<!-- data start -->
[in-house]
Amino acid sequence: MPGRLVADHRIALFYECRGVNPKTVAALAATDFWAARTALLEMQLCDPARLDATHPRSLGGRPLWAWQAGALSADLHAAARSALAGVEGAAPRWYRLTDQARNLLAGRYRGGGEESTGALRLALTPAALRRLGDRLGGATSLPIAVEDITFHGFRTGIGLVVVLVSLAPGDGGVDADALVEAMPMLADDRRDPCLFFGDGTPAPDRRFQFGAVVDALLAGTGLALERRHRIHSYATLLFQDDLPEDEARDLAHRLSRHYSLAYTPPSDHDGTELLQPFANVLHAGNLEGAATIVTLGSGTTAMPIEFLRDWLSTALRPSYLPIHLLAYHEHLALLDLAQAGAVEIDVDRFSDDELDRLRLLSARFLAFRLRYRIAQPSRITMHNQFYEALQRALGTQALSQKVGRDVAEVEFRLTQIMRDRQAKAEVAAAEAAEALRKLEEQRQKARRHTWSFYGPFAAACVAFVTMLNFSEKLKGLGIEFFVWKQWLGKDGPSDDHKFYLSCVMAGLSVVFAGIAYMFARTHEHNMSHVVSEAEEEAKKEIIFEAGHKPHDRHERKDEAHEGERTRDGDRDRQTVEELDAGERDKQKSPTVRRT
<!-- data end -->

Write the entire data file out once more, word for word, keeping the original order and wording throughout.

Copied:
[in-house]
Amino acid sequence: MPGRLVADHRIALFYECRGVNPKTVAALAATDFWAARTALLEMQLCDPARLDATHPRSLGGRPLWAWQAGALSADLHAAARSALAGVEGAAPRWYRLTDQARNLLAGRYRGGGEESTGALRLALTPAALRRLGDRLGGATSLPIAVEDITFHGFRTGIGLVVVLVSLAPGDGGVDADALVEAMPMLADDRRDPCLFFGDGTPAPDRRFQFGAVVDALLAGTGLALERRHRIHSYATLLFQDDLPEDEARDLAHRLSRHYSLAYTPPSDHDGTELLQPFANVLHAGNLEGAATIVTLGSGTTAMPIEFLRDWLSTALRPSYLPIHLLAYHEHLALLDLAQAGAVEIDVDRFSDDELDRLRLLSARFLAFRLRYRIAQPSRITMHNQFYEALQRALGTQALSQKVGRDVAEVEFRLTQIMRDRQAKAEVAAAEAAEALRKLEEQRQKARRHTWSFYGPFAAACVAFVTMLNFSEKLKGLGIEFFVWKQWLGKDGPSDDHKFYLSCVMAGLSVVFAGIAYMFARTHEHNMSHVVSEAEEEAKKEIIFEAGHKPHDRHERKDEAHEGERTRDGDRDRQTVEELDAGERDKQKSPTVRRT